Nashville Symphony to Suspend All Concert Activity for the Next Year

Pandemic losses projected at $8 million, forcing institution to furlough musicians and staff

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The Nashville Symphony’s Board of Directors voted today to suspend all concert and event activity through July 31, 2021, and to furlough a total of 79 musicians and 49 full-time staff members – including Music Director Giancarlo Guerrero – effective July 1.

 

This announcement comes at a time of tremendous disruption due to the deep and widespread impact of the COVID-19 pandemic. To date, the Nashville Symphony has already been forced to cancel or reschedule more than 65 concerts and events since early March, with losses directly caused by the pandemic projected to total $8 million, or nearly 30% of the Symphony’s annual income.

“This was an extremely difficult and painful decision to make,” said Board Chair Mark Peacock. “The Nashville Symphony’s management and board of directors have been exploring every available option to ensure the long-term sustainability of the institution. In light of our current challenges, we firmly believe that today’s decision is the best course of action to ensure that the Nashville Symphony can continue serving our community in the long run.”

“We realize the dramatic impact this decision will have on the lives of the very musicians and staff who have built the Nashville Symphony into the community treasure that it is today, and we are working hard to support them through this difficult transition. But without the ability to perform for the public, we are unable to generate essential operating revenue. And without that revenue, the Nashville Symphony faces a threat to its very existence. Until we have certainty that our economy can remain open, and that audiences are ready and able to return to large public gatherings, attempting to restart concert activity poses profound risks to our institution.”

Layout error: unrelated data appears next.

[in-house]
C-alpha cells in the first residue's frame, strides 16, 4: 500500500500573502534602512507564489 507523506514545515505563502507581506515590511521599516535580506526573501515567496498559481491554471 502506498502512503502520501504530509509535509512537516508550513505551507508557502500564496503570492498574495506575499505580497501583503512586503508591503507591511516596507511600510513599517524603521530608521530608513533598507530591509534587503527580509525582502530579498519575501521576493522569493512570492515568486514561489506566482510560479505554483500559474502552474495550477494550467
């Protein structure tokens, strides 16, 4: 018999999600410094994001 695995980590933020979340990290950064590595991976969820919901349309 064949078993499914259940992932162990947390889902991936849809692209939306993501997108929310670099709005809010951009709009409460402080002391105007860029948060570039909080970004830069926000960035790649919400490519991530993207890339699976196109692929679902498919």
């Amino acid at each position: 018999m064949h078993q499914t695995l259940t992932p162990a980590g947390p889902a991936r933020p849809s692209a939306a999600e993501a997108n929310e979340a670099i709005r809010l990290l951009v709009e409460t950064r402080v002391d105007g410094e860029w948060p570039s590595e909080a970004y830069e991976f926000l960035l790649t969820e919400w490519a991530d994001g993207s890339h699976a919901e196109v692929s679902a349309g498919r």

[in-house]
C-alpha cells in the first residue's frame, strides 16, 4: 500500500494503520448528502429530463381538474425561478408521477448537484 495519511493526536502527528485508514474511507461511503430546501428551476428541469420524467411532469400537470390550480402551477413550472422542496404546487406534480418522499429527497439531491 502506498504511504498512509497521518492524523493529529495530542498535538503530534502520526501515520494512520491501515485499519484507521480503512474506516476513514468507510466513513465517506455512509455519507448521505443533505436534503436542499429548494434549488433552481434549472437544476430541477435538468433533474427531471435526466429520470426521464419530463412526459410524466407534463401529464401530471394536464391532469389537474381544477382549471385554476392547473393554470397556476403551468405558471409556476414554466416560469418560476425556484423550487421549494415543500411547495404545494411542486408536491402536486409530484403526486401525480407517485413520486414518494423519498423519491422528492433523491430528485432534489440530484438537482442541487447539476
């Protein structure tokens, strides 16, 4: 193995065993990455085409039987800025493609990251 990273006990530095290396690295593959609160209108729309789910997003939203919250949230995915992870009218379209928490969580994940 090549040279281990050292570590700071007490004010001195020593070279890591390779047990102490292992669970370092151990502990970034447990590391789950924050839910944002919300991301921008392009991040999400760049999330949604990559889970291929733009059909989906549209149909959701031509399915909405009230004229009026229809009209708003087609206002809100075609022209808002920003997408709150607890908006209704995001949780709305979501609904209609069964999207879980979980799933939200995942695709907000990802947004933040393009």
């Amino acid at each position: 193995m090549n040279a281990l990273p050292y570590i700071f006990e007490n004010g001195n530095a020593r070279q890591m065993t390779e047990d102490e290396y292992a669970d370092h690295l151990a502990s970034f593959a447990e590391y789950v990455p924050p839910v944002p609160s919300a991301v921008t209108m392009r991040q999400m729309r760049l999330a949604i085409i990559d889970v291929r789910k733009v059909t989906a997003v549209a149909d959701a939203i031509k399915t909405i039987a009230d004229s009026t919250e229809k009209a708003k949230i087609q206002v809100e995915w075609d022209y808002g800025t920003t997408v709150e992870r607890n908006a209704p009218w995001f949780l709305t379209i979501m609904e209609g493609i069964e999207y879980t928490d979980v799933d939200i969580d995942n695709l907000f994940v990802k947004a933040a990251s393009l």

“First and foremost,” Peacock continued, “we are dedicated to ensuring the safety and well-being of our patrons, along with our musicians, staff and volunteers. That means doing everything we can to prevent the spread of COVID-19. With operational costs totaling $2.3 million every month, we also face an enormous financial risk due to the continuing uncertainty caused by this pandemic. Therefore, we felt it necessary to take decisive action now to ensure that the Nashville Symphony is able to reemerge from the current crisis.”

Based on extensive financial scenario planning, as well as epidemiological projections for how the COVID-19 pandemic may continue to unfold in the coming months, the Nashville Symphony’s board and management team have determined that suspending concert activity for the next year will provide a sufficient foundation for the Symphony to conserve its resources until the orchestra and its concert hall, Schermerhorn Symphony Center, are able to resume activity.

As new epidemiological information becomes available, along with timely data from the Symphony’s revenue studies and audience surveys, the Symphony’s management team will assess whether the orchestra and the Schermerhorn may be able to resume activity sooner.

“If we are to resume concert activity any earlier than expected,” said President & CEO Alan D. Valentine, “we are going to need enormous flexibility to experiment with new concert formats, social distancing in the hall and other safety measures, as we find our way into the ‘new normal.’ The season we originally planned for 2020/21 is not the right season of concerts for that kind of experimentation, nor does it allow for the flexibility we will need.”

The Symphony is currently working to reschedule concerts originally planned for the 2020/21 concert season to the 2021/22 concert season. Current season ticket holders will be able to keep their existing seats for the postponed season, and the Symphony will be contacting all ticket holders about their options within the next few weeks.

“Our lives may have taken a dramatic turn in the span of just a few months, but some things remain constant,” Valentine said, “and one of them is the life-affirming, transformational power of music. Our orchestra has experienced many challenges over the years, including the Great Recession of 2008, the catastrophic Nashville flood of 2010 and a subsequent restructuring in 2013. As we re-emerged from these challenges, we have become a stronger, more resilient and innovative organization. Our own past history has demonstrated, time and again, that we are resourceful, we are determined, and we are diligent, responsible stewards of the community’s investment.

“What enabled us to emerge whole from each of our challenges, and what will get us through this one,” Valentine continued, “is our unwavering dedication to our mission and our vision, along with the community’s generous and enthusiastic support. While we are unable to perform concerts, we intend to engage in dialogue with the community to re-envision what the Symphony can be for Nashville, so that when we re-emerge into the ‘new normal,’ we can return that investment with an orchestra and an institution wholly committed to reflecting and serving this remarkable community better than ever before.”

 

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